“You again? You don’t understand ‘no,’ is it? Why you keep coming here?” Mrs. Ong growls, fists propped on generous hips, lipsticked mouth a crimson wound. “Also, what you want me to do with those?”
“Put them in a vase?” The man is narrow as a joss stick, with thinning hair and a grave stare. He proffers a bouquet the color of raincoats and warning, tawdry in its phosphorescent vastness. “These are your favorites, aren’t they? Lilies, roses, sun—”
Mrs. Ong bares her teeth. “How you—forget it. Keep them for yourself. My children all got allergies.”
“But what la! Who you think you are? You think just because you make beautiful my darling’s corpse, you can come here and kau his wife? I told you once. I tell you ten times. Not interested!”
She slams the door before the mortician can reply.
He sighs, a quiet noise of surrender, its potency long eroded by repetition. The man looks up and cocks his head as though in anticipation.
Above, the evening sky is bruise-black, a dead man’s colors. It cracks apart with a hiss and rain descends. The man does not move. It is only when the storm has soaked into his bones that he nods to himself, finally satiated, and walks away, a blot of ink dispersing into the slaughter of rush-hour traffic.
Mrs. Ong invites the mortician inside after his thirty-eighth visit, her resistance finally worn down by bribes of fresh produce. Grumbling, she shepherds him through the mansion, the silence like the weight of caskets.
The mortician scans his surroundings. The house is a museum of faded keepsakes, its walls infested with dust-smeared photographs. In a desolate alcove, last week’s bouquet sits wilting, its petals already insect-gnawed.
“You want Milo or coffee? Faster say.” She demands, surly, defiant.
The kitchen is better kept than the adjacent spaces, although the corpse-white glow of the overhead lighting does little invite comfort.
“Tea.” The mortician hesitates, coiling atop a plastic stool. “If it isn’t too much trouble.”
Mrs. Ong grunts. “I say Milo or coffee, you say tea. Then, you ask if got trouble. Stupid, ah?”
His smile tautens. “I apologize, Mrs. Ong. It’s just that I—”
“You want to stay slim. I understand la.”
He complies, brows creased.
“You’re lucky, you know? “ Mrs. Ong declares airily, even as she excavates cupboards and drawers. “My darling really like to drink tea. Cheap tea, expensive tea. He buy all kind. Very addict.”
“Stupid man. Think he so rich. Spend, spend, spend. Flowers la, staycations la, expensive dinners la. We go everywhere, but for what? Now, his funeral so cheap. No class.” Her voice hitches, hinting of something poignant.
“I think—” The mortician says, the cadence of his words steady as a funeral march. “—that he might have felt that it was more important to make you happy.”
Mrs. Ong slams a kettle on the stove, features convulsing into a snarl. “Happy? Make me happy? You think I was happy explaining why his coffin so small, why the dinner so simple? All our relatives. Aiya, they look down on us la.”
Her lips pinch close. “His funeral should have been grander. Last time his family see him on earth what. Stupid.”
The mortician says nothing.
Mrs. Ong scowls. “So. What you want.”
“What I want?”
“Ya.” She nods, as she plucks teabags from an elaborately decorated box, the indigo surface swallowed in gaudy golden curlicues. “What you want from me? I got no fortune for you to steal.”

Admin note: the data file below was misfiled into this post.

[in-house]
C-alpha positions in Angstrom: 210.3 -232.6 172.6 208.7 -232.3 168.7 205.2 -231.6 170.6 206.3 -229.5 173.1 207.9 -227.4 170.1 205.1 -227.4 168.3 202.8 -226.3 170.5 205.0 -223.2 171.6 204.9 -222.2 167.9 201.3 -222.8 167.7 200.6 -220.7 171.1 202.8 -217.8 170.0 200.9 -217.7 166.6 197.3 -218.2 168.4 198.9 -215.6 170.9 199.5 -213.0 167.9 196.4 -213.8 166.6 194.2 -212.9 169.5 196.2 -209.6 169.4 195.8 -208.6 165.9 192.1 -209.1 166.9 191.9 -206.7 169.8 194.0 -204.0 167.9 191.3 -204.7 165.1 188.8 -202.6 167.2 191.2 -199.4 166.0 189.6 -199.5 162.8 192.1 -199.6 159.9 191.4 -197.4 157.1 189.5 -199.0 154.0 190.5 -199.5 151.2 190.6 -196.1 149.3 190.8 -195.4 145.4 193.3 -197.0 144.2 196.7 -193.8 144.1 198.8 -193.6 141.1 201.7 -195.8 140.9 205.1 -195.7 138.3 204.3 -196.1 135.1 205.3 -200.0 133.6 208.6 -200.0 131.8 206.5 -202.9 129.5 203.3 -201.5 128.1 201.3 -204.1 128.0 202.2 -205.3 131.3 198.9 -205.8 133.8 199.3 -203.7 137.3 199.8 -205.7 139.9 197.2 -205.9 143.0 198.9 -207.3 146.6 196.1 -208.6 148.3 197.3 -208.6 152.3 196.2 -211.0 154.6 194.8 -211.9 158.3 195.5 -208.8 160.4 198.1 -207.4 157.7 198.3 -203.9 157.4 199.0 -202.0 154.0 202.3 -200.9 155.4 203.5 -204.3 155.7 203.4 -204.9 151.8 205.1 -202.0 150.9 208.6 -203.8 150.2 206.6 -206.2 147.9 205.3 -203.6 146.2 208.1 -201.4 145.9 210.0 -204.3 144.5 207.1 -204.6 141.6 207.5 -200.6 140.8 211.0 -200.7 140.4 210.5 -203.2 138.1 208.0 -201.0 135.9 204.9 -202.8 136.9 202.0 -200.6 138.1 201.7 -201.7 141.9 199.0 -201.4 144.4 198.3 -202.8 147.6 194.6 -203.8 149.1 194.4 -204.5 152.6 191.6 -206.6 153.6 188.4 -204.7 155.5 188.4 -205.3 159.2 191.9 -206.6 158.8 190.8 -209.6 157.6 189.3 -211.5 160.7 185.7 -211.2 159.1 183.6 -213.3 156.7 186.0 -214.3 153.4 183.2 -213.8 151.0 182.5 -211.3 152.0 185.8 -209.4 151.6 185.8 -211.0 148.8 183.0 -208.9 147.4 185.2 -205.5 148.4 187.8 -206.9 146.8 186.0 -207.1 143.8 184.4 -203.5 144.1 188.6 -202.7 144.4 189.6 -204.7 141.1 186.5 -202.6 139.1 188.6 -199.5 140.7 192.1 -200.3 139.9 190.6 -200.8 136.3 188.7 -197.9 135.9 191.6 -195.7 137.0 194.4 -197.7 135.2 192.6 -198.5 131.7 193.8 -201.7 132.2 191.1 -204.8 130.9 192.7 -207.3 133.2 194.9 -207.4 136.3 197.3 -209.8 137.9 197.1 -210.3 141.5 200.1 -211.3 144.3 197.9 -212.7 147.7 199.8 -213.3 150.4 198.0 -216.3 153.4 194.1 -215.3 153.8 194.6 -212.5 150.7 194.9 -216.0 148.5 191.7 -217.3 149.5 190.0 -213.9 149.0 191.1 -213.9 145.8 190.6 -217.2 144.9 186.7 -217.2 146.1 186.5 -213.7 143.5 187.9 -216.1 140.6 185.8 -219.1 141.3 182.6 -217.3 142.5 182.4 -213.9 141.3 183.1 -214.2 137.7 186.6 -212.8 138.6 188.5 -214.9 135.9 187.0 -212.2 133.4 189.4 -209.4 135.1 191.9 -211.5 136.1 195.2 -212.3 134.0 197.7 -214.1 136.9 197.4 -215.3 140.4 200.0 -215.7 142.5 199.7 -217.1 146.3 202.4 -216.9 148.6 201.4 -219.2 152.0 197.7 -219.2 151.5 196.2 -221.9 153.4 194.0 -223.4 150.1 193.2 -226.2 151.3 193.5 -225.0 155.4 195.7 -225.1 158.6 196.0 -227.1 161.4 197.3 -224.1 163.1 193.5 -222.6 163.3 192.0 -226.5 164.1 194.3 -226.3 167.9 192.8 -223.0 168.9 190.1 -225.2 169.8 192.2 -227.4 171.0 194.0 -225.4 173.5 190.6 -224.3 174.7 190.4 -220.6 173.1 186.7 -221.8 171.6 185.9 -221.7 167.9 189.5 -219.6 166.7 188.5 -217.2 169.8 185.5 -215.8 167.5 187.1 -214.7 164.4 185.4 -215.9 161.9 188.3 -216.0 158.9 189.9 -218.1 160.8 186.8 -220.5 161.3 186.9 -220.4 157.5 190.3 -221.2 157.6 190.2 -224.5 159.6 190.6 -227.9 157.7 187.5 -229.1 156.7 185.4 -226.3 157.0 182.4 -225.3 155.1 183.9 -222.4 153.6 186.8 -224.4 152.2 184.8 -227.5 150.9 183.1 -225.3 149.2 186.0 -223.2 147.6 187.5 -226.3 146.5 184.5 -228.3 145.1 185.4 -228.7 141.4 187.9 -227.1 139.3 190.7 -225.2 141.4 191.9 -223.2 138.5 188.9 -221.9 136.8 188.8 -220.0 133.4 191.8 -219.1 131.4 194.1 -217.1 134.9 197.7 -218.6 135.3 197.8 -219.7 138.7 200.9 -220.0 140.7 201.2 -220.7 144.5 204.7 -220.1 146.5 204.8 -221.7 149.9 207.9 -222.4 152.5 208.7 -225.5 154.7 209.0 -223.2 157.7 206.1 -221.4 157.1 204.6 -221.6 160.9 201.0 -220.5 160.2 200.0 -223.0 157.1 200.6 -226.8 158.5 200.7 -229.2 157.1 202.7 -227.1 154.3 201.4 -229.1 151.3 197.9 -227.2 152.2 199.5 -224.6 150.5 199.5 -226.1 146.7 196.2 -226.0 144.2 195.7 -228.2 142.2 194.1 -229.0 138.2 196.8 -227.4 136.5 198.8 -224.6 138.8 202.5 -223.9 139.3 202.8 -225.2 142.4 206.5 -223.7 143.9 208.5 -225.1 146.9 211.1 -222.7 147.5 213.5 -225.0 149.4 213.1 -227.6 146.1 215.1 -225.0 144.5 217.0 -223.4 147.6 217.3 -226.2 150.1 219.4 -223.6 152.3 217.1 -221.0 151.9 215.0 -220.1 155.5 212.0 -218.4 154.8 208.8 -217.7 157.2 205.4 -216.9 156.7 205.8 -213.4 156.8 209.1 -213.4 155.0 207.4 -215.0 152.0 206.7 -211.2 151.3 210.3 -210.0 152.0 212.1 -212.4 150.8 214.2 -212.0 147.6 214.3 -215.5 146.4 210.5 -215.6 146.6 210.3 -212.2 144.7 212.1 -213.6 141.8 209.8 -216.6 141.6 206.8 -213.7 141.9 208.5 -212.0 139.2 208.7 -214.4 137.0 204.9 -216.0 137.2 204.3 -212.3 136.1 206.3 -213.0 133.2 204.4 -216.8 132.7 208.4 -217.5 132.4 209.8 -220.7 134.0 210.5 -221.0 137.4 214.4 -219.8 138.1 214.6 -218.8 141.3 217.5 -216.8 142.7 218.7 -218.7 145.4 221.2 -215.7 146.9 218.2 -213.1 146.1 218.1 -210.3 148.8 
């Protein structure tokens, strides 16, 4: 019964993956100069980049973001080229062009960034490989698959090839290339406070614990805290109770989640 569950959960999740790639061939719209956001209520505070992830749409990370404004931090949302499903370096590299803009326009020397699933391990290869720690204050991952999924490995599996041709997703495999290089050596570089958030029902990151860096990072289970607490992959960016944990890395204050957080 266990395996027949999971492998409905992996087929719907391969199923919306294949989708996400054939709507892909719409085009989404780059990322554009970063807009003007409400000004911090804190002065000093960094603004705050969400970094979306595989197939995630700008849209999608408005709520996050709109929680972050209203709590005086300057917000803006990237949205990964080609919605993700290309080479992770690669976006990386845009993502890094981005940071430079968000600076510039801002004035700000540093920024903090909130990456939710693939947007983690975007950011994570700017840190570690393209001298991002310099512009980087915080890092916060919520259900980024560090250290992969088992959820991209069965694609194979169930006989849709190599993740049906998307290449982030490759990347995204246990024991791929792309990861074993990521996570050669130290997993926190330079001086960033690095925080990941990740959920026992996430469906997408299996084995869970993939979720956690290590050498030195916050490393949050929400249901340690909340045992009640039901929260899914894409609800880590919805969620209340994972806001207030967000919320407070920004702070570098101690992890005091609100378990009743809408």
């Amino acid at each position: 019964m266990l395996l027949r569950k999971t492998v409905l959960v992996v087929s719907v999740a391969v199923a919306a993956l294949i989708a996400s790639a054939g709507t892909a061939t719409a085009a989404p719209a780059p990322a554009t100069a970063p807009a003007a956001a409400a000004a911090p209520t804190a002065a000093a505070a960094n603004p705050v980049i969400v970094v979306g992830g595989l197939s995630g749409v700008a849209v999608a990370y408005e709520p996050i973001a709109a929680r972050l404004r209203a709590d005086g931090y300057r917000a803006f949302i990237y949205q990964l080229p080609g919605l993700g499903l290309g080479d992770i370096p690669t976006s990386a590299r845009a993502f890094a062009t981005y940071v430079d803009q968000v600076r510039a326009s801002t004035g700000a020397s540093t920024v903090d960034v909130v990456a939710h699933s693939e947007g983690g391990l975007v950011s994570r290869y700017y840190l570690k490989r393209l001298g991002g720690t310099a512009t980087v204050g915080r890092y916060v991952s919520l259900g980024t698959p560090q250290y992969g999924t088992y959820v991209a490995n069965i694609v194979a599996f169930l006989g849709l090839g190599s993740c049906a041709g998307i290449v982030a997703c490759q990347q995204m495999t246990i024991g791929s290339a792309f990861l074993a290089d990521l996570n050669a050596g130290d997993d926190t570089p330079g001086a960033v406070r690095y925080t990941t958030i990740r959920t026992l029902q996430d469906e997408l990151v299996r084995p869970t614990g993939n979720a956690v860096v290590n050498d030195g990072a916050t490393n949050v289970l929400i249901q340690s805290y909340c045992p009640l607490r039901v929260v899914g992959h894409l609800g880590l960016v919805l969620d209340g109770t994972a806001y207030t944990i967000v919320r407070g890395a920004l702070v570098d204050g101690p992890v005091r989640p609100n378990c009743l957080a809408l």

“I—” The mortician hesitates, gaze flitting above the horizon of her shoulder. “I only want you to be happy, Mrs. Ong. It’s been more than a year. It is time to move on. I also believe that we could be good for one another.”
“How?” A derisive snort. “You give me discount for my funeral next, is it?”
“No. Although, I suppose that could be arranged.” Undeterred by her vitriol, the mortician continues. His calm is the hush that follows disaster, the width between epiphany and despair. “Mrs. Ong, you’re a mountain in a country of sand. You raised five children. Buried two. You held vigil at your husband’s deathbed for a week, never leaving his side. Your strength is incomparable.”
He breathes out, eyes bright and strange. “Any man would be fortunate to call you his own.”
Mrs. Ong decants boiling water into a pair of earthen brown cups before flattening palms on the kitchen top. Tension knits the lines of her shoulders into hard shapes, her mouth into a fist.
“I know Christian people say ’till death do you part,’ but I believe in Chinese tradition. Love is a red string that tie husband and wife together. Won’t break even if one person die. I—”
Mrs. Ong smiles, all the fight exhausted from her round face. “You’re very kind, but we cannot couple la. Lonely or not, I must be kuai and stay loyal to my husband. Otherwise, how to explain when I see him again?”
The mortician says nothing at first. Instead, he tips his head again, expression attentive. Heartbeats pass before the mortician finally nods. “I understand. And . . . I’m sorry.”
He leaves before Mrs. Ong can ask him why.
“I tried. “ The mortician splays his hands. “But I doubt your wife will ever let you go.”
Mr. Ong’s ghost is an incandescent smear the color of bones, bright as the afterimage of headlights. He shrugs good-naturedly and motions with a hand, as though to absolve the mortician of life’s unpredictability. A smile escapes and then Mr. Ong is gone, dragged back through the door, his fingers clawing at a noose made of red string.
Originally published in Fantastic Stories of the Imagination, Issue 226, March 2015.